All Our Boobs Are Not Belong To You – Sexism in Video Games. All Our Boobs Are Not Belong To You – Sexism in Video Games A.k.a I really do love video games but goddamn they ARE sexist.
Having been pointed towards this video by OXM today – I am going to write about games. I have played video games for a while/aeons. I cried when Aeris died, I remember the l2 (or was it r2?) Fart button in abe’s oddeysee etc etc, apparently as a woman I have to ‘prove’ my love of games more than a man. Otherwise I am just , well I don’t know what I am but I’m apparently not allowed to call myself a ‘gamer’ or be equal to the dudes. I despair of gender bullshit in every area of life, but video games dear lord they have more than their fare share of it and depressingly a great deal, i.e most of it, comes from within the ‘gamer community’ itself. Selling Shame: 40 Outrageous Vintage Ads Any Woman Would Find Offensive. One vintage ad warns women, “Don’t let them call you SKINNY!”
While another promises that smoking cigarettes will keep one slender. If the task of morphing their bodies into the current desirable shape isn’t enough of a burden, women are also reminded that they stink. “You’re stuck at the party with a ripped stocking, and it’ll probably end your marriage.” In these vintage ads, a woman may be emitting a foul odor from any body part—her armpits, her mouth, her hair, her hands, her lady parts—but she never knows it until her husband is walking out the door, suitcase in hand.
And what about her skin? Michael J Dolan: I Was A Misogynist Comedian. Comedian Michael J Dolan takes himself to task for allowing himself to write misognystic jokes Feature by Michael J Dolan.
Published 02 January 2013 In June this year I put out my first stand-up record. Self-released, I tried to rattle up some press but mostly I was told to shove it. In the end I managed to get two reviews on indie comedy blogs and I was grateful for those. My initial reaction was that this was clearly wrong. I don't consider myself a misogynist, but then I'm pretty sure most misogynists don't. I called a friend (hey, look at that, some of my best friends are women). Fuck. We went through the show and she pointed out parts she wasn't comfortable with. I offer this observation, not as a defence, but by way of explanation. The truth is that misogyny is rife in British stand-up right now. Except that it isn't just one or two. 2014 Feminism: Are We Done With the Bra-Burning Perception? If this is what you considered as feminism in 2013, you may need to rethink what you consider feminism.Photo via okmagazine.com I was a first semester freshman at Radford University when I signed up for a Women in the World: Introduction to Women Studies class, a class typically devoted to the upperclassman due to its allegedly mature and difficult-to-comprehend material (a ridiculous concept I'll later dissect).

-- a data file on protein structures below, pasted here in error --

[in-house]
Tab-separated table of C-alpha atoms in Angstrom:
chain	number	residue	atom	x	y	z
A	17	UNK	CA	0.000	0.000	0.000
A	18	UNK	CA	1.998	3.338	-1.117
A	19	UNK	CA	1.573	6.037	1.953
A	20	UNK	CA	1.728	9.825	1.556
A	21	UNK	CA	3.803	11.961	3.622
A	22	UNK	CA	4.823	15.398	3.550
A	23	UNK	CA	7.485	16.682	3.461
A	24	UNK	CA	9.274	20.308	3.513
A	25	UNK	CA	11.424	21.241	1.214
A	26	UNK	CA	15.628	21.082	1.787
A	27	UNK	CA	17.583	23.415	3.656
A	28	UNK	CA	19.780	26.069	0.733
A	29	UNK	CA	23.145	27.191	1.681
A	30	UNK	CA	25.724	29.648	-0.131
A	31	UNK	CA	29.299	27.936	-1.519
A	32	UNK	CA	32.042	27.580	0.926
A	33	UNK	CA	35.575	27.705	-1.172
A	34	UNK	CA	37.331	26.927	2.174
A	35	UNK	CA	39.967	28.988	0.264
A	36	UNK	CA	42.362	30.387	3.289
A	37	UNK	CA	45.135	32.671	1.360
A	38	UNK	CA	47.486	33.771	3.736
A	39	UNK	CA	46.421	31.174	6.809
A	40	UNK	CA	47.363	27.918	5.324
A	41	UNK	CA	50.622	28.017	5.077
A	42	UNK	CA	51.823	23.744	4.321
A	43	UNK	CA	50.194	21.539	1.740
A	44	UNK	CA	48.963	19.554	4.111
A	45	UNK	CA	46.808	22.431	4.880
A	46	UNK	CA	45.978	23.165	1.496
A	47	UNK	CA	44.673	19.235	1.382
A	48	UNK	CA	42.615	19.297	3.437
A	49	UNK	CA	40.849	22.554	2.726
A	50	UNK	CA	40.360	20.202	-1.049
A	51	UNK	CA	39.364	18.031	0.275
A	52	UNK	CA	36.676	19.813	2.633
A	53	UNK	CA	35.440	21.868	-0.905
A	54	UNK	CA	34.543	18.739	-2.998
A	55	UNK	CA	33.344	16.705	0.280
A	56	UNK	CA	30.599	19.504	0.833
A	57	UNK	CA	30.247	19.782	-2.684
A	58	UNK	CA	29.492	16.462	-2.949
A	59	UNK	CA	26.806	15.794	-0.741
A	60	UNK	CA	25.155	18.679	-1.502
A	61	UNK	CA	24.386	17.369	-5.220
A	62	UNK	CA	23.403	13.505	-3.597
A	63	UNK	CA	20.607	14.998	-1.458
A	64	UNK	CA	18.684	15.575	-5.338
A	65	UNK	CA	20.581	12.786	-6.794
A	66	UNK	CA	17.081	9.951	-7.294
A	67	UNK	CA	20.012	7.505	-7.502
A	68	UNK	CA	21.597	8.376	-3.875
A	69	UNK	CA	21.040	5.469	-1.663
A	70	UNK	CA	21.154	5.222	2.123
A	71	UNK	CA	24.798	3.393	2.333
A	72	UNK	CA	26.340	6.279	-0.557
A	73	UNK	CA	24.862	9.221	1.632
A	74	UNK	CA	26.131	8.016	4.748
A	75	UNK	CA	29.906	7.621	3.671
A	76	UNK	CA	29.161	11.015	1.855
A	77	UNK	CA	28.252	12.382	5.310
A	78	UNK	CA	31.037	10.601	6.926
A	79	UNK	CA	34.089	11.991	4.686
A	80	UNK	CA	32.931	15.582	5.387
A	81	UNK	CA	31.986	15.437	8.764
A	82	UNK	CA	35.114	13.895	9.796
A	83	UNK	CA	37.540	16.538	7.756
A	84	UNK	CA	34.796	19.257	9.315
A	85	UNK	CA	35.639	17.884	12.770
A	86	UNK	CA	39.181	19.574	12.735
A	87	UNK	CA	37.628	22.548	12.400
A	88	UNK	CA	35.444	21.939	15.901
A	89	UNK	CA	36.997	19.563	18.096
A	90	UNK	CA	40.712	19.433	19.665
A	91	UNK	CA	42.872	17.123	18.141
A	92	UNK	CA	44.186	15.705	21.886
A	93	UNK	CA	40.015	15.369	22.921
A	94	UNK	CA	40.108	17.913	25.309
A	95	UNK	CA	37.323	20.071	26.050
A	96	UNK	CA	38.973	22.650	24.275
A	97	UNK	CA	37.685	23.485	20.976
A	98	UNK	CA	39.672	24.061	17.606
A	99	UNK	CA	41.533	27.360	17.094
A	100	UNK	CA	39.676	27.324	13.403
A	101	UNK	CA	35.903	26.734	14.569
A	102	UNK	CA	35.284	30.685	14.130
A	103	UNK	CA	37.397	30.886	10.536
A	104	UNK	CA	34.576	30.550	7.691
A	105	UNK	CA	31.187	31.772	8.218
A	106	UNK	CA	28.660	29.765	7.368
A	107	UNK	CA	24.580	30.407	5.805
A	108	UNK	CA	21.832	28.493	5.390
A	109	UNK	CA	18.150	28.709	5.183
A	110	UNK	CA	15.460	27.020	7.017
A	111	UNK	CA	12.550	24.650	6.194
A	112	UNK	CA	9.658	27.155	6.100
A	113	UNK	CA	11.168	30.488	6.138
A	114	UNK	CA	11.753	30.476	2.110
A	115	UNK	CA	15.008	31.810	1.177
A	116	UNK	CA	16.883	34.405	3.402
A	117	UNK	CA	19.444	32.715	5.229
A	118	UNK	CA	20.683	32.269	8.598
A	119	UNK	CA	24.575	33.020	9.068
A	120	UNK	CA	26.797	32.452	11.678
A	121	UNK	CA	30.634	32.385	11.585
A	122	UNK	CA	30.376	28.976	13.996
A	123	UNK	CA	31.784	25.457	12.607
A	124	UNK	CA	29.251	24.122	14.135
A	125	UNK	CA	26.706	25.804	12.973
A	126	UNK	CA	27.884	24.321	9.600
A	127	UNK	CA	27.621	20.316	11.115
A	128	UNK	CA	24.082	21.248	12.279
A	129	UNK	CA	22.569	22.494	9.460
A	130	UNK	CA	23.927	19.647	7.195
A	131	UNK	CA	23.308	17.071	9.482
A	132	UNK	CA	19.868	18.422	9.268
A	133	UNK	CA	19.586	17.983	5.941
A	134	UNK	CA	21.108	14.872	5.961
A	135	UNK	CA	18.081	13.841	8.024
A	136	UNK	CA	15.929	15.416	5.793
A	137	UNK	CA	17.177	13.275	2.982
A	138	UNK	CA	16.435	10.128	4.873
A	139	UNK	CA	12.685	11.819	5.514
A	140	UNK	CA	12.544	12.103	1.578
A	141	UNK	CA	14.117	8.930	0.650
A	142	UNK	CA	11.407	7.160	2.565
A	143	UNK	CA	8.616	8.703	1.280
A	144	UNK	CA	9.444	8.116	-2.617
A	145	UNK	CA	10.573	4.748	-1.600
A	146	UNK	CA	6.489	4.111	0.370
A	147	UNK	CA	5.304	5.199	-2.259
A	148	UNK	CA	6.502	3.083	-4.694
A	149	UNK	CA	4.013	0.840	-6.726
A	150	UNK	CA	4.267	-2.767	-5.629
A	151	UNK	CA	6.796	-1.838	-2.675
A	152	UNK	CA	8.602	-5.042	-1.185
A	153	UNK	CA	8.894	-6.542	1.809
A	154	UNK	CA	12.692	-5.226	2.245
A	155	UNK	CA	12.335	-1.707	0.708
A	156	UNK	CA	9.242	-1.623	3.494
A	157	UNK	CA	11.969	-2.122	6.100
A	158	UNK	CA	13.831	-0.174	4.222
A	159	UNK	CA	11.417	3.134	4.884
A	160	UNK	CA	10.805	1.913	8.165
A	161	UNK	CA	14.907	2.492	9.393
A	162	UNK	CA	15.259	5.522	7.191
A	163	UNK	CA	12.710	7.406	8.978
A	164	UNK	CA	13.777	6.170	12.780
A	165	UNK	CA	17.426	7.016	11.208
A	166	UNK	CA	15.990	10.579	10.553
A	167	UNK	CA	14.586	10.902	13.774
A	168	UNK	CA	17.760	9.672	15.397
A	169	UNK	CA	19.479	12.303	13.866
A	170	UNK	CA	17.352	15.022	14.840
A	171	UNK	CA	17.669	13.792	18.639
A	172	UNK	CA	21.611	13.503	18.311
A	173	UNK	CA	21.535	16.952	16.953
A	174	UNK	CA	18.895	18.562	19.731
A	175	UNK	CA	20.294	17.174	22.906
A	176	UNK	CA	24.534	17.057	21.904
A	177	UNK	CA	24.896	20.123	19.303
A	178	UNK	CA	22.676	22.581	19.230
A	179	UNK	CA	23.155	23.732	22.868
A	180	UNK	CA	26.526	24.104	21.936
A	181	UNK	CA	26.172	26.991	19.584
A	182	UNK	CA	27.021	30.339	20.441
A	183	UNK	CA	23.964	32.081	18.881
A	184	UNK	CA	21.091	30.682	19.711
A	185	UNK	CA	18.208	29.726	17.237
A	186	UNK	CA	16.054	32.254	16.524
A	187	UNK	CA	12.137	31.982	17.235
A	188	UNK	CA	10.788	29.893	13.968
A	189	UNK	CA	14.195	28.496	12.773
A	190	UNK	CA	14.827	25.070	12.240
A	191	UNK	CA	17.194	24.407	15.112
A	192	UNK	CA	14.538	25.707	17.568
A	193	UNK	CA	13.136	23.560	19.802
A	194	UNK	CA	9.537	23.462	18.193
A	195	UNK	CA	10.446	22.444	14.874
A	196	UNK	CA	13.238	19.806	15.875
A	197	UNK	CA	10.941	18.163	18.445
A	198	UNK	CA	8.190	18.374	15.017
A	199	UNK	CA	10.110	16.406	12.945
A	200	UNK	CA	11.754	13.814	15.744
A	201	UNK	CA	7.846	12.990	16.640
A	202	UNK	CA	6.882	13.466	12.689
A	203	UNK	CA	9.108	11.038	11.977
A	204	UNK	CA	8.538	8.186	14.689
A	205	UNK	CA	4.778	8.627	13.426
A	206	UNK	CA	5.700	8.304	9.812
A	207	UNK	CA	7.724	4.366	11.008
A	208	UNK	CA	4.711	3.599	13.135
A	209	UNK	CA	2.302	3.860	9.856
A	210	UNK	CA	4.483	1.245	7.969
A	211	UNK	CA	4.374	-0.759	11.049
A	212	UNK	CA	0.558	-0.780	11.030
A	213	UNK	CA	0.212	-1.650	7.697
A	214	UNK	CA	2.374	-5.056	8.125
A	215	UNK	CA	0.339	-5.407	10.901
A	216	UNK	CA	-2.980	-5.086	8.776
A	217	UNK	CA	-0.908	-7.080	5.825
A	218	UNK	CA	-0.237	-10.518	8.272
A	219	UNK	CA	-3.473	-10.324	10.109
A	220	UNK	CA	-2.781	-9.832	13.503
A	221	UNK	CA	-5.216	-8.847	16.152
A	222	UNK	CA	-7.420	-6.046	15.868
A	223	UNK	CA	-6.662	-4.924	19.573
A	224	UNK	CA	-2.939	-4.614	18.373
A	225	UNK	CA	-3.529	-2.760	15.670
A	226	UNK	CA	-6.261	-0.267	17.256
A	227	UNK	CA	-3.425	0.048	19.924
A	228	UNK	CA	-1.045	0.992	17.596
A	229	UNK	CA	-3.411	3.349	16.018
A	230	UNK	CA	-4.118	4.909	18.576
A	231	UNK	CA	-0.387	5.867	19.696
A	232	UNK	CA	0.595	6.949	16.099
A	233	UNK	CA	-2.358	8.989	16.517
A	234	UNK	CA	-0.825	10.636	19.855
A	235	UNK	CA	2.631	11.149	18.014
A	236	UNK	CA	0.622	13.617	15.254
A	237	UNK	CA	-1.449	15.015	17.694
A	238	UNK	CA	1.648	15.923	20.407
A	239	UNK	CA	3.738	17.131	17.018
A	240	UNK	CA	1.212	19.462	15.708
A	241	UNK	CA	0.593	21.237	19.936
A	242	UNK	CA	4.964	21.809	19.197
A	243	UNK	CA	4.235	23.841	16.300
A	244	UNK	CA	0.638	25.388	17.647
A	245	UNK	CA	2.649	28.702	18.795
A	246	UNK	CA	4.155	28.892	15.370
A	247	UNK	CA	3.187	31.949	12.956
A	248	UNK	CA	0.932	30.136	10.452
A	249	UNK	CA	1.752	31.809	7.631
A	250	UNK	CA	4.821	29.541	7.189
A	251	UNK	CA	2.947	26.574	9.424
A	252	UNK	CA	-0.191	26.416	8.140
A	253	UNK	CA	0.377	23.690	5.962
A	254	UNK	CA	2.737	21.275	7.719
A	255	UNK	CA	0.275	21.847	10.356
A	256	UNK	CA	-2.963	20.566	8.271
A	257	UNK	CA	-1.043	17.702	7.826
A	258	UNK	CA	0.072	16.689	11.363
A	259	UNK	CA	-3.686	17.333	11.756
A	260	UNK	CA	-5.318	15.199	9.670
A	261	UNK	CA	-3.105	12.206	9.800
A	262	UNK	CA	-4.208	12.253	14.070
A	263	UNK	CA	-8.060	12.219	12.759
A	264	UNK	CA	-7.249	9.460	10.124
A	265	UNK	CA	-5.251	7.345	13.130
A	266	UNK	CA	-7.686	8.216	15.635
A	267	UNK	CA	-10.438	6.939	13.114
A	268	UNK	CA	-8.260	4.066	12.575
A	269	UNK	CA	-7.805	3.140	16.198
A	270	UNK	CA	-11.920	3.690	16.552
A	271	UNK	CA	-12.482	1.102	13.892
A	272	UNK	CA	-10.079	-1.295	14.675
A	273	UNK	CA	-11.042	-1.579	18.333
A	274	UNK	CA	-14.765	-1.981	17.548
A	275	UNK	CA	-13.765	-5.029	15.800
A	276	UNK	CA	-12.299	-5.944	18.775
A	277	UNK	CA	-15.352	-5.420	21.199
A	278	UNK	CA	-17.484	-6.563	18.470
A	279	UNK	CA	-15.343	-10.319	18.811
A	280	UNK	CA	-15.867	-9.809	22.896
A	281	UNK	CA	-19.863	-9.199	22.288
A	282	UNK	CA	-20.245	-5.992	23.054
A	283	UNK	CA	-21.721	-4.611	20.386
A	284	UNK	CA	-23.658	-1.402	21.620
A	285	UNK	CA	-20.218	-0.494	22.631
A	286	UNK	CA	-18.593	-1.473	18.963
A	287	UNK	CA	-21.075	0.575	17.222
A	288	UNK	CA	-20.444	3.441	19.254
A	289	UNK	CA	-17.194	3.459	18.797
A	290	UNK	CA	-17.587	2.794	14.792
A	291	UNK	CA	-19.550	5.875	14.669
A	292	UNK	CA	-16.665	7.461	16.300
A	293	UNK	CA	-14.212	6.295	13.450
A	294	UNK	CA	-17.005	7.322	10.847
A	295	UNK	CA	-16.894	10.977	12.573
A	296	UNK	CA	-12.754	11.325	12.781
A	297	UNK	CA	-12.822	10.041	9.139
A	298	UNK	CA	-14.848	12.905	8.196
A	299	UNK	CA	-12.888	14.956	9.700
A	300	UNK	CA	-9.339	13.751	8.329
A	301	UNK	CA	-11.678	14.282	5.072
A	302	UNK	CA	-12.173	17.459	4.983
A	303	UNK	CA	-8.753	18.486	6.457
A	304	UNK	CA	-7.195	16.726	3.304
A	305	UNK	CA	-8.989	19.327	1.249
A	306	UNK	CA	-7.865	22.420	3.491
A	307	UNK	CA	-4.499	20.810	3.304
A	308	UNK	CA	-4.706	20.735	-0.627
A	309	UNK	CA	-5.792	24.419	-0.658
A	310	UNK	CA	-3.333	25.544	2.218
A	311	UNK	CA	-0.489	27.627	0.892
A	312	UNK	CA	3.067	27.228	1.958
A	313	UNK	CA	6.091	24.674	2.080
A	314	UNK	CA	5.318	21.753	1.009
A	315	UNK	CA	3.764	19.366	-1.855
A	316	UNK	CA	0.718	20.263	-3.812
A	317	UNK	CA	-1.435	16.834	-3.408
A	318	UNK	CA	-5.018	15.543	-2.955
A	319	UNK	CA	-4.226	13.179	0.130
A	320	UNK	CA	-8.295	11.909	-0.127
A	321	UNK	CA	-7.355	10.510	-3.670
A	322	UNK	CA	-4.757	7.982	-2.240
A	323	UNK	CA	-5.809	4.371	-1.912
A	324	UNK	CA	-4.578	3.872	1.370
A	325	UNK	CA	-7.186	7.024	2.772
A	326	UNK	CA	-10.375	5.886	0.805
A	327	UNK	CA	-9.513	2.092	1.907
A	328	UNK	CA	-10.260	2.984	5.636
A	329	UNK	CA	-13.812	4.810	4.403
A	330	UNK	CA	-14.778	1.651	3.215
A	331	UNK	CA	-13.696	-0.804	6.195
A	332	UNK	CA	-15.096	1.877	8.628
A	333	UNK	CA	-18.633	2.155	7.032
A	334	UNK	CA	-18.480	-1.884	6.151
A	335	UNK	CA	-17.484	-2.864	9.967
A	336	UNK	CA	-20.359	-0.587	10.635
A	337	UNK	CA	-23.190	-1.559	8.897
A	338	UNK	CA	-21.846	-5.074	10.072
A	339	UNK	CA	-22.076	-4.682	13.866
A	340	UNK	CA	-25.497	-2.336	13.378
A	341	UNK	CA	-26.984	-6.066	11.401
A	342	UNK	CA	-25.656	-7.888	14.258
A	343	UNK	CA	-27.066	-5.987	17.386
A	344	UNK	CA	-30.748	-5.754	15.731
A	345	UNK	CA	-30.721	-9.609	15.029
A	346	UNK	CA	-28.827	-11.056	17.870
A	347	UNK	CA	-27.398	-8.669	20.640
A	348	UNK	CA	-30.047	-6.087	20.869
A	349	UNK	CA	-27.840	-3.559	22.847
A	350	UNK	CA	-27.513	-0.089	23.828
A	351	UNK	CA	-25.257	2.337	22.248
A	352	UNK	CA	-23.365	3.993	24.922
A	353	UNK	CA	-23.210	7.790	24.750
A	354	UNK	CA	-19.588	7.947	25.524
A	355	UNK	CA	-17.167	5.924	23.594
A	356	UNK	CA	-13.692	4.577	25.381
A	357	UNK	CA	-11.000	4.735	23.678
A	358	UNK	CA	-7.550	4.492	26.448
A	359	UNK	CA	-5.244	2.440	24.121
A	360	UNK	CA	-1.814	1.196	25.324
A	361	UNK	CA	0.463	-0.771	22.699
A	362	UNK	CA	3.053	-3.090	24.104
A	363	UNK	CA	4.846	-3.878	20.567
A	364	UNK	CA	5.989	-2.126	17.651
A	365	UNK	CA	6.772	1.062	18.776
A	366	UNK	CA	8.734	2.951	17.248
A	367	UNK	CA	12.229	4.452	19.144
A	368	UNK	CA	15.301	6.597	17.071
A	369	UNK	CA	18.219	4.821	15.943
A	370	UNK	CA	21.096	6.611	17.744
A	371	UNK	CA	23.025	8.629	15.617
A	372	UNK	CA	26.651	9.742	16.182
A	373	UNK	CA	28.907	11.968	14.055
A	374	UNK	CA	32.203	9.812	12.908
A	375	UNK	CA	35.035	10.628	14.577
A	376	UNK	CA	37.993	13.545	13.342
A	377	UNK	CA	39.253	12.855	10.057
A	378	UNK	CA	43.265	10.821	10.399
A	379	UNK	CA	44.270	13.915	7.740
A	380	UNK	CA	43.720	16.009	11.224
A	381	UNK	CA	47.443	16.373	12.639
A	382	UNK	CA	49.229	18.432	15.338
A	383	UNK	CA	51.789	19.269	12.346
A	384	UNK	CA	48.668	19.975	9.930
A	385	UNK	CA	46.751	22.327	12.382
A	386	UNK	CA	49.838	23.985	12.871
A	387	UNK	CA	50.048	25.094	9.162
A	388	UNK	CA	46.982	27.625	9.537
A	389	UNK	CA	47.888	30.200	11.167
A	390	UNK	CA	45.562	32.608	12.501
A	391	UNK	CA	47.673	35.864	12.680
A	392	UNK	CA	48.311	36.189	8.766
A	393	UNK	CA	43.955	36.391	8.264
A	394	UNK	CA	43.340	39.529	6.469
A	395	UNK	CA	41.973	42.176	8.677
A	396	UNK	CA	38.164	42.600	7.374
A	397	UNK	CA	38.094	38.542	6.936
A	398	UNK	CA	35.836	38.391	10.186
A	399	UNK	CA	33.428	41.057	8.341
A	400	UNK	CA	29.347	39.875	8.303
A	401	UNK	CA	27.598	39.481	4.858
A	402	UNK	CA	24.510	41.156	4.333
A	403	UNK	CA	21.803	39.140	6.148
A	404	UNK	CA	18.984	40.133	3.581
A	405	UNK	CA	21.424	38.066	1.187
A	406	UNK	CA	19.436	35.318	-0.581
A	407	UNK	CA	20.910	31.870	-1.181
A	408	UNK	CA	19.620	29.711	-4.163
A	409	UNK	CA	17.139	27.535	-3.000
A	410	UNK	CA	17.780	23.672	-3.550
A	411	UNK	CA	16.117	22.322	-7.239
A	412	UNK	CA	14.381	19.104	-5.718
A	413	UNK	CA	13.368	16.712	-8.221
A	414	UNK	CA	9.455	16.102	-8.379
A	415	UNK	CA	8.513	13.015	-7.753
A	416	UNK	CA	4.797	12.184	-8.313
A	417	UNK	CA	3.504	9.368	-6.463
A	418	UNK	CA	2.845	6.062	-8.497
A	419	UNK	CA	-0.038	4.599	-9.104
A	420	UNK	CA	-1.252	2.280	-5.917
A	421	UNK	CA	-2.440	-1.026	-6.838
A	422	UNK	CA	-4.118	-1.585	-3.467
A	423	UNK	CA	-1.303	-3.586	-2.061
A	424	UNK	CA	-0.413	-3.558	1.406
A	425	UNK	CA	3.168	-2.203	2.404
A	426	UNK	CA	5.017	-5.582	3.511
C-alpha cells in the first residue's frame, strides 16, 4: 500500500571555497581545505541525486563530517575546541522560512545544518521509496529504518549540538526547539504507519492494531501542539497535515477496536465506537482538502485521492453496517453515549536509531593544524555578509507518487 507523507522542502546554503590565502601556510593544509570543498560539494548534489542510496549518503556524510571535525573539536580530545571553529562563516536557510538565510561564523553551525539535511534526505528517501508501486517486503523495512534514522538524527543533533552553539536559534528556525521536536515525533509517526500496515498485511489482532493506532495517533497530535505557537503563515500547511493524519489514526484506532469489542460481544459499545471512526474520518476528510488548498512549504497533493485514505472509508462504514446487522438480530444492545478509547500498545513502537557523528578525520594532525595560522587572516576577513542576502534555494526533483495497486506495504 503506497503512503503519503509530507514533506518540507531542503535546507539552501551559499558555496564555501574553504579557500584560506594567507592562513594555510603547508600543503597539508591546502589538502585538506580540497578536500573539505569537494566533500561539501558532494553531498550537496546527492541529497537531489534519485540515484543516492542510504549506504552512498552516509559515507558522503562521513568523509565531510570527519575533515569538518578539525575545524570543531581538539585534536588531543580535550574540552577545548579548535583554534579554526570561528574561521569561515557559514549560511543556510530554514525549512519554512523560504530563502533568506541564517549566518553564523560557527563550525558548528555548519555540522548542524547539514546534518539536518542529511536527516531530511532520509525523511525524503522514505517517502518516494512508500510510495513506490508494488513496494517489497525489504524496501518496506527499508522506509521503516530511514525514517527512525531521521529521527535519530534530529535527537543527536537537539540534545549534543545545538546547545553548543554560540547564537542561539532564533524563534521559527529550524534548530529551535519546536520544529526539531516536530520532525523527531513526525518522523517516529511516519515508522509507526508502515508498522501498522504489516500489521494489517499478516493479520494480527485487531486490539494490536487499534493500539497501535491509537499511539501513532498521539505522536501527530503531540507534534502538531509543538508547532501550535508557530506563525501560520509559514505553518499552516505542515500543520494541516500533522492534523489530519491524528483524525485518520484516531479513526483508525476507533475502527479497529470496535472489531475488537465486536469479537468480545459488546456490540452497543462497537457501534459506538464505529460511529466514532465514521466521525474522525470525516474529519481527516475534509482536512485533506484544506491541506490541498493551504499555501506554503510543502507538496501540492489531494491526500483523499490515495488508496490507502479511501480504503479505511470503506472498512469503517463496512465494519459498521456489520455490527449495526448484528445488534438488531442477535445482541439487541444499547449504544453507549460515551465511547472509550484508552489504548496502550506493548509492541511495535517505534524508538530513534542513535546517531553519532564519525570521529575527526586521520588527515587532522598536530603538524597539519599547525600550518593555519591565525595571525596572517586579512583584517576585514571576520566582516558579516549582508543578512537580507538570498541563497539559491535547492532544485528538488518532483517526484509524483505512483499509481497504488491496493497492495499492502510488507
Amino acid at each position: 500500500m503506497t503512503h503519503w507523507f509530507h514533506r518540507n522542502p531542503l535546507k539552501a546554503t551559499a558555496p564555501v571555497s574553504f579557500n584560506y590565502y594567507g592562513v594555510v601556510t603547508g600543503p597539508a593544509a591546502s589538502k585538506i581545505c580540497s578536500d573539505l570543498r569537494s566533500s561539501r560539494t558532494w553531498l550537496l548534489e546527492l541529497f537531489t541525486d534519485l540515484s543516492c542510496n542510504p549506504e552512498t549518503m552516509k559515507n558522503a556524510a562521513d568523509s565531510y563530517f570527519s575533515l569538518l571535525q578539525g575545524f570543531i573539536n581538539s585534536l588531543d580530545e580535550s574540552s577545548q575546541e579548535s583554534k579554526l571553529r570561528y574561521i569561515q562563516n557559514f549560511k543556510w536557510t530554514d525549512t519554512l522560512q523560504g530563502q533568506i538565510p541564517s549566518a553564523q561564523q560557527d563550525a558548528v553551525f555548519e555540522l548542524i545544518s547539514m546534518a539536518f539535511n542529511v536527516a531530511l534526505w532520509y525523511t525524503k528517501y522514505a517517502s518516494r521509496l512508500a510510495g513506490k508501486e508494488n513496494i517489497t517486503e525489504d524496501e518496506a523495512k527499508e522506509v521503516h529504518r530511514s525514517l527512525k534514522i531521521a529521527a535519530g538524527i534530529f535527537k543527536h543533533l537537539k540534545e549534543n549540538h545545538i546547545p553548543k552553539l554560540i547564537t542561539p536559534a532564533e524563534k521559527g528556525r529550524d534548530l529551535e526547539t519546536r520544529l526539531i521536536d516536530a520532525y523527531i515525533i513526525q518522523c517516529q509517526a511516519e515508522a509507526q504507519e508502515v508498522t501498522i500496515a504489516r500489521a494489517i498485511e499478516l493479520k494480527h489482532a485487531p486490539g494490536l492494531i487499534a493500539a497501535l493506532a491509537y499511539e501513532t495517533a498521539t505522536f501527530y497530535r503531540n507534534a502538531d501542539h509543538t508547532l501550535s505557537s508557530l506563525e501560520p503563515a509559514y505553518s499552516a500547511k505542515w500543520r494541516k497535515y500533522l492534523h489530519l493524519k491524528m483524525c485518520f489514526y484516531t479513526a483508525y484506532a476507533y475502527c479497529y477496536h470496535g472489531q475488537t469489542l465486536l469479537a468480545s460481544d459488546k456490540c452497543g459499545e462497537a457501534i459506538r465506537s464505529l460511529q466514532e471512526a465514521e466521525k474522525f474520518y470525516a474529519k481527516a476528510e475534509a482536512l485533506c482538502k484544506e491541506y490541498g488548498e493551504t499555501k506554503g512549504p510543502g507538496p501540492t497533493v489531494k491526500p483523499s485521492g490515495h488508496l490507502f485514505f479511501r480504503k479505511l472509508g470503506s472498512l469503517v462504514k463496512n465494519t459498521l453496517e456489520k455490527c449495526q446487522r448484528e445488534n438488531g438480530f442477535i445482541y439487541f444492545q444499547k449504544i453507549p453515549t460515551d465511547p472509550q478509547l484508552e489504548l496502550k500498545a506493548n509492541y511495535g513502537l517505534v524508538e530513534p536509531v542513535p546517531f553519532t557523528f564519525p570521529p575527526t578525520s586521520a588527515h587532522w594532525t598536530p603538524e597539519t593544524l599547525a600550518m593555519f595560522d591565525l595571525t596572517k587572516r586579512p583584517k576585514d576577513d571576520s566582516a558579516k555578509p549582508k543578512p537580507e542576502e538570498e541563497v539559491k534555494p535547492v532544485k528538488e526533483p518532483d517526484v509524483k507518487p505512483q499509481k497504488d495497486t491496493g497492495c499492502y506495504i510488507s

My male friend smirked when I told him I was taking it, and of course the shameful phrase, "where is the men's studies class? " was actually uttered from the mouth of a middle-aged man. Because yes, men like this have managed to surpass Darwin's theory of survival of the fittest without swallowing their own foot. It's 2014--it's time for the men, and most certainly the women, to accurately understand the fundamentals of feminism and not the cartoonish lies spread by bromantic comedies and decrepit white men with cheap dentures. 1. 2. 3. 4. The First Law of Privilege. Female Characters in Superhero Films: The Grim Reality. As a women’s, gender, and sexuality studies (WGS) major, I am accustomed to chatting about everything from checking your privilege to the gender binary to vaginas.
It’s not uncommon for a bunch of my fellow WGS friends to spend Friday nights chatting about the “Virgin Mary” or watching Jessica Valenti videos in an effort to procrastinate that paper on crisis pregnancy centers. So when I decided to take a communications class about superheroes for a fun break in my senior schedule, you can bet that conversations about gender came up. Superhero films are known for their male-centric nature. In fact, the biggest superhero names have all been “attractive,” white, heterosexual men – the top of the privilege ladder. This comes as no surprise since these characters rule the box office across the board. As a general studio rule, women will see movies about men, but men won’t see movies about women, so why make them?
And the answer is yes, it is. Take Laurie/Silk Spectre II in The Watchmen. Sure. Aamer Rahman (Fear of a Brown Planet) - Reverse Racism. Tony Porter: A call to men.